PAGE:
I believe I promised you a Dave Criscione story, and a Dave Criscione story you shall have. David Gerald Criscione was born in Dunkirk, NY, and attended Dunkirk High (go figure) before signing with the Senators in 1969 as a fifth-round draft pick. Despite flashing a solid bat at every minor league level, he spent seven years in the Washington (and later, Texas) organization without ever sniffing the major leagues. After hitting .293 with 15 home runs at AAA Sacramento in 1976, he was traded to the Orioles for another minor league veteran, pitcher Bob Babcock. It was more of the same in 1977 for Dave, who spent the first half of the year at AAA Rochester...until fate intervened.
In mid-July, an injury to catcher Rick Dempsey left the O's shorthanded behind the plate. The 25-year-old Criscione was promoted with little fanfare. He made his debut on July 17 as an eighth-inning defensive replacement, but hit a shallow flyout the following inning to end the game and strand the potential tying and winning runs. A few days later (July 21, to be exact), his wife Marge gave birth to the couple's first child, daughter Keri Lee. Dave appeared in each of the next two games, but only for an inning in each. But Sunday the 24th, a doubleheader with the Brewers gave the rookie his first opportunity to start. In the second game, he caught all nine innings and had his first two career hits, a pair of singles. The appreciative Baltimore fans gave him a standing ovation for each hit, and another in the eighth inning when he sacrificed Doug DeCinces to third base. Two batters later, Elliott Maddox hit a sac fly to score DeCinces with the eventual winning run. That would prove to be Criscione's only start in the big leagues, but not the greatest moment of his brief career.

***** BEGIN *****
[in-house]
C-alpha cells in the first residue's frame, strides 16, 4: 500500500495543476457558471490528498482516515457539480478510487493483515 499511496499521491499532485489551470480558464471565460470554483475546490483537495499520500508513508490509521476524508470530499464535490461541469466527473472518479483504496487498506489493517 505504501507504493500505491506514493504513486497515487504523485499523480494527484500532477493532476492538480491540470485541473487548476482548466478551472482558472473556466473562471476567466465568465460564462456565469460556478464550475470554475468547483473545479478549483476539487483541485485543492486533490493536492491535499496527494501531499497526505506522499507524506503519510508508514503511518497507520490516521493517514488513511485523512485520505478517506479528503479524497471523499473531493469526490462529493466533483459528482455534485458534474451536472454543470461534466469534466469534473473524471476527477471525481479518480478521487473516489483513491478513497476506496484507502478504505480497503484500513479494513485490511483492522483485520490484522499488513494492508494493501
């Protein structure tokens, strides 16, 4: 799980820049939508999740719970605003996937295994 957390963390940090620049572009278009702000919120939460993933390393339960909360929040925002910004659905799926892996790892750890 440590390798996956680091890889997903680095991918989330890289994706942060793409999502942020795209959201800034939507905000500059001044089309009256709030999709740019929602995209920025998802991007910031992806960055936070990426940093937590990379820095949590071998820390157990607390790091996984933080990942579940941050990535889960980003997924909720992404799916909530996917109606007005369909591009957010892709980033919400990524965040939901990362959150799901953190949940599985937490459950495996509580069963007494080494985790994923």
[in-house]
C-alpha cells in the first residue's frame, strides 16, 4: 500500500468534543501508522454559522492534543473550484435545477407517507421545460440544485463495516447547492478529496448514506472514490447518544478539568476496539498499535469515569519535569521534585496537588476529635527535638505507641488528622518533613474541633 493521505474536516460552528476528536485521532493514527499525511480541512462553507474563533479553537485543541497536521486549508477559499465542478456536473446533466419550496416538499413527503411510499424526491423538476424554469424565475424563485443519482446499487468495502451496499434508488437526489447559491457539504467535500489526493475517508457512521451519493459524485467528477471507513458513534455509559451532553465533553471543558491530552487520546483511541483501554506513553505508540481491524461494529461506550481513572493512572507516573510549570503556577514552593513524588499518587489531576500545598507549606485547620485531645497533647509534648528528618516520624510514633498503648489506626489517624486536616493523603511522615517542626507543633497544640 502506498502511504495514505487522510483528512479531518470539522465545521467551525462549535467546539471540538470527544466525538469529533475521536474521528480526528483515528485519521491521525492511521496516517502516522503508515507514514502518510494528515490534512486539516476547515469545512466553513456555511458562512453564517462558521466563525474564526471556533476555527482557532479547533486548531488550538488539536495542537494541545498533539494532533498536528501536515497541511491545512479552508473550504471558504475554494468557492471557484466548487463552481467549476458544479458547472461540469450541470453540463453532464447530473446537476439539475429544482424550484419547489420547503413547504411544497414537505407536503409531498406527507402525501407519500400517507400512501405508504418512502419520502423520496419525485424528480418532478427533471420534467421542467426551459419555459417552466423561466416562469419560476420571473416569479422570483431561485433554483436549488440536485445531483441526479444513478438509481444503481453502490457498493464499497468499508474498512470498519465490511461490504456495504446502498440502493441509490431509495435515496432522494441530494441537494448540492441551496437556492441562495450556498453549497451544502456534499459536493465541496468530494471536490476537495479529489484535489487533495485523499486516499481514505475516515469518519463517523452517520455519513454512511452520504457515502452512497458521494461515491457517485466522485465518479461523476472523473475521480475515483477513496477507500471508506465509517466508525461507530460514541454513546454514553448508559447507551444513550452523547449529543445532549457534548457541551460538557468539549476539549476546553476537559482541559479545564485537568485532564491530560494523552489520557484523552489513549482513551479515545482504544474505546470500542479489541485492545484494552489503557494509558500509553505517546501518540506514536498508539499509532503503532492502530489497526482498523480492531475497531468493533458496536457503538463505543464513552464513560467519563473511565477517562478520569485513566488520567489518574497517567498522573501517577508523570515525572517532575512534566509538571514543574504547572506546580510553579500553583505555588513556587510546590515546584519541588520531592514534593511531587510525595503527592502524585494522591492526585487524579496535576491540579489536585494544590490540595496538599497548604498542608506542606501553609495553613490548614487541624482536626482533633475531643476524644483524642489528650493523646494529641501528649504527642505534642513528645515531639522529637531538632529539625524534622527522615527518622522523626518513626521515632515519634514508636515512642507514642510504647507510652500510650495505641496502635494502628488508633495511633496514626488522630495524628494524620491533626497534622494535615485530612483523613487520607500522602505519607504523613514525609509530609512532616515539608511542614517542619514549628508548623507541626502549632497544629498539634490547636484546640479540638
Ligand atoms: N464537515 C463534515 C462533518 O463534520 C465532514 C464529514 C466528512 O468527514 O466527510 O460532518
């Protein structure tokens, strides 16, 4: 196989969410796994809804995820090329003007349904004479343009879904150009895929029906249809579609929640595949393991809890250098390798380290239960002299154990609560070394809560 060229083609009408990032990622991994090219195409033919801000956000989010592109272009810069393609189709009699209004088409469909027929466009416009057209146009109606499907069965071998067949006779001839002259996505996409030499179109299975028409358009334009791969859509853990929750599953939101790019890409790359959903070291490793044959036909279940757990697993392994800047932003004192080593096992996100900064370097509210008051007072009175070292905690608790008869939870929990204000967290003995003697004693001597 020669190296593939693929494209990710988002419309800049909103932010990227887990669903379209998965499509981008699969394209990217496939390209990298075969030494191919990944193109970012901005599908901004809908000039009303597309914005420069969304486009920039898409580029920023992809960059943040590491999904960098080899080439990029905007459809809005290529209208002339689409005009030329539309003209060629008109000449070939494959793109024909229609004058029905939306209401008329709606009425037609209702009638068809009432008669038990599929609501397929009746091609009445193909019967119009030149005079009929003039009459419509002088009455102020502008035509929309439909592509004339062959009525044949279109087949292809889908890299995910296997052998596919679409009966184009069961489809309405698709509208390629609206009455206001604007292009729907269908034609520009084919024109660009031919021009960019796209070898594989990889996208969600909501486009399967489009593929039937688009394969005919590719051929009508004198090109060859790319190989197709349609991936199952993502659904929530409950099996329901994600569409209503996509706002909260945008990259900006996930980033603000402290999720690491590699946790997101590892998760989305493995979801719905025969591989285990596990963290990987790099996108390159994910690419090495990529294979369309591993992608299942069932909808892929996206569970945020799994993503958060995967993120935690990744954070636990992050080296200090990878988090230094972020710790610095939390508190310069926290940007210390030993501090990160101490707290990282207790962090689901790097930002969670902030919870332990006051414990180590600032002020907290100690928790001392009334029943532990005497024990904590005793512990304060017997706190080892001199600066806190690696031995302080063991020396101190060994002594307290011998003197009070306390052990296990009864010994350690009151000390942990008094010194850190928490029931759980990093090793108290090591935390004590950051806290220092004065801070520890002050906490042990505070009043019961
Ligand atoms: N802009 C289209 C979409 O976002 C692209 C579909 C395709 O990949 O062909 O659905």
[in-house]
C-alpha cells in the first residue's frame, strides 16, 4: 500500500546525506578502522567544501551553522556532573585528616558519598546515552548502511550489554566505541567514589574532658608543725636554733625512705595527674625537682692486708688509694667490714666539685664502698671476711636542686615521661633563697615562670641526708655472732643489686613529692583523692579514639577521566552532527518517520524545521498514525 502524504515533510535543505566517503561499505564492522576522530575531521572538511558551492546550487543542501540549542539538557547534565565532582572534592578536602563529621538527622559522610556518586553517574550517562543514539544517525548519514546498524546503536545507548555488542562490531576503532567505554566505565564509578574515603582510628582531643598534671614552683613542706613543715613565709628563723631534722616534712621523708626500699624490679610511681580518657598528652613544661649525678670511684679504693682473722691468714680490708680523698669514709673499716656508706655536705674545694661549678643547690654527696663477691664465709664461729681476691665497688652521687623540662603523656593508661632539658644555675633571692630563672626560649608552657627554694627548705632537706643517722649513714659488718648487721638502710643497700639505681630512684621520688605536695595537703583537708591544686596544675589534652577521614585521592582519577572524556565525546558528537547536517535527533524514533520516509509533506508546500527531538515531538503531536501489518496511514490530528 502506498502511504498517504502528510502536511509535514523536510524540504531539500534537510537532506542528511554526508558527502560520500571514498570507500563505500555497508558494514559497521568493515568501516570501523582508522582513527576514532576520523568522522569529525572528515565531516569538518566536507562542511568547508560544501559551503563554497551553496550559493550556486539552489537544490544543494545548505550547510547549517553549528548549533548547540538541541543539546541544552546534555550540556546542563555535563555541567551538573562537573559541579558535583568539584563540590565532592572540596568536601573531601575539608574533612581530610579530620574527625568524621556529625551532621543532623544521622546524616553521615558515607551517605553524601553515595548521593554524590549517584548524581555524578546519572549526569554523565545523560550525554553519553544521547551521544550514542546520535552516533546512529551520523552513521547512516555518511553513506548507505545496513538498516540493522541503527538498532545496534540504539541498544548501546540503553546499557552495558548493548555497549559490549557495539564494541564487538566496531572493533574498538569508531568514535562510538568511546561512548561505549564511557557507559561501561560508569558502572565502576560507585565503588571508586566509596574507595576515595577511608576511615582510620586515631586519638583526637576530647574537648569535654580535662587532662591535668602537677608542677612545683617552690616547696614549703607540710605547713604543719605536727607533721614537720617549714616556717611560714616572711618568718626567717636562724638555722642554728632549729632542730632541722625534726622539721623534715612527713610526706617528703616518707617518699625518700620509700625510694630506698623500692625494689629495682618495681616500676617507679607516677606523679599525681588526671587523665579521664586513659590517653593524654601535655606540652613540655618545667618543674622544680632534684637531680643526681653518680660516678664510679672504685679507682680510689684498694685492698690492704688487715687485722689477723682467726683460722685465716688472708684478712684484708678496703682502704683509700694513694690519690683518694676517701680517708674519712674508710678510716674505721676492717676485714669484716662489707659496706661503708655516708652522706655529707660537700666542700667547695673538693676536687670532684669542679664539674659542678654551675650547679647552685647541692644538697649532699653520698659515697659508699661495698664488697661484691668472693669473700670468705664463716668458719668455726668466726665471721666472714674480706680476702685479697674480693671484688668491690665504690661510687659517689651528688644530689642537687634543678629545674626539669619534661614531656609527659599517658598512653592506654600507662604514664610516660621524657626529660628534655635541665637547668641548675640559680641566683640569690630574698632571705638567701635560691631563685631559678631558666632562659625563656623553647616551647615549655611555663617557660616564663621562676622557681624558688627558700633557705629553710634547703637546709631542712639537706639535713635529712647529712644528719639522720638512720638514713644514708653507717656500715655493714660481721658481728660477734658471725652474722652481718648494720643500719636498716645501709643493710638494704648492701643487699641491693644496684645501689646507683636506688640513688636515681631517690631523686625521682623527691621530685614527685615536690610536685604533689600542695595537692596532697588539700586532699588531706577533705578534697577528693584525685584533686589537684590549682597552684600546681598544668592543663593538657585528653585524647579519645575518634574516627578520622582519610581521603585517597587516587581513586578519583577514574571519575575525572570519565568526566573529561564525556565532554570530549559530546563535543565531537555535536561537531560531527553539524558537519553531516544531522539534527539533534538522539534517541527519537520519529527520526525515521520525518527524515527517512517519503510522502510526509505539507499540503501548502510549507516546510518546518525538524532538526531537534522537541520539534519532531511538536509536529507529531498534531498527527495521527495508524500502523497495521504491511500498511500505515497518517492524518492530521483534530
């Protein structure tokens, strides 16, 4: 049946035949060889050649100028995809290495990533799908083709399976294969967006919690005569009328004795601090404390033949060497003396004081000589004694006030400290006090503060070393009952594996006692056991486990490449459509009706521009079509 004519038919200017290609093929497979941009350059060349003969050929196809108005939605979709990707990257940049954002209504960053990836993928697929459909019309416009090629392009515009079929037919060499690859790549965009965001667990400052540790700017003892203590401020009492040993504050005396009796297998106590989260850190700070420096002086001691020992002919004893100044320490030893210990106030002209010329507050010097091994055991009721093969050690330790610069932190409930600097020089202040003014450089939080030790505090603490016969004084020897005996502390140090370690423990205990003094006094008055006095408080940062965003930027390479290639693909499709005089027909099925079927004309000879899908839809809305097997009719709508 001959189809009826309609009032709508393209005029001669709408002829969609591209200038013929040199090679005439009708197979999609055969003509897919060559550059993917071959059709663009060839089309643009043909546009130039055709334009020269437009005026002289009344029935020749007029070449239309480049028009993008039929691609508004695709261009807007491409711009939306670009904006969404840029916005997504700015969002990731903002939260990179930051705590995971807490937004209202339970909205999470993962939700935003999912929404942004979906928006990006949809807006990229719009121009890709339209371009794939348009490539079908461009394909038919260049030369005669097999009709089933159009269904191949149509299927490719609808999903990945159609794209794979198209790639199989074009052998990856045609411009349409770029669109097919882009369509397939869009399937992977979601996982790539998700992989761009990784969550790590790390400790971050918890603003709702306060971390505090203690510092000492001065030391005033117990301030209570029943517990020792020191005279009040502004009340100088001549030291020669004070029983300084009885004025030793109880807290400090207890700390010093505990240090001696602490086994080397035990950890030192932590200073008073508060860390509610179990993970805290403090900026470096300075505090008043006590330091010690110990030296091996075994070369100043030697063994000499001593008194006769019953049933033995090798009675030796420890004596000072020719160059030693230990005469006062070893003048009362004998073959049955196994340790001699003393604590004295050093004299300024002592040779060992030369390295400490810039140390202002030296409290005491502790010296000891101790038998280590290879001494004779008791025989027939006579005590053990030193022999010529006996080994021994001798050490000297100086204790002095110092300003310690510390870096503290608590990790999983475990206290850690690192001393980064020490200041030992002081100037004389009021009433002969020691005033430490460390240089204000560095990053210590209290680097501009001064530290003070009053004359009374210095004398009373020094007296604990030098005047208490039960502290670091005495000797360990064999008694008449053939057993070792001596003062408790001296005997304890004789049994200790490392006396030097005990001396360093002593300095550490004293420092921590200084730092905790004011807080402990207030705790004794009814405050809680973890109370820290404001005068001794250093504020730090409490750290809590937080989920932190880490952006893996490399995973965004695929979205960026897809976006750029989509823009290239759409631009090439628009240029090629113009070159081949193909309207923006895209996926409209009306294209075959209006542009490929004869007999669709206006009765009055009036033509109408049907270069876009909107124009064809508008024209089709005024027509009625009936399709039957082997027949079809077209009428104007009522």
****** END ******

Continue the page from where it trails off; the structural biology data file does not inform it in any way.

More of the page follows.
Monday's game against Milwaukee went into extra innings tied at three. In the ninth, manager Earl Weaver had pinch-hit for starting catcher Dave Skaggs, so Criscione had to enter the game in the tenth frame. The game wore on into the eleventh, and with one out in the bottom of the inning young Dave strode to the plate to face Brewers reliever Sam Hinds. All he did was blast the game-winning home run to send Memorial Stadium into delirium! It was Criscione's first and last home run and RBI, as well as his last hit and last at-bat in Charm City. He played two more road games for the O's, going 0-for-3, before being sent back to the minors for good with a career average of .333 (3-for-9). He hung up his spikes after the following season (also spent at Rochester), but he can spend the rest of his life telling friends, family, and strangers about that one memorable week in the summer of 1977.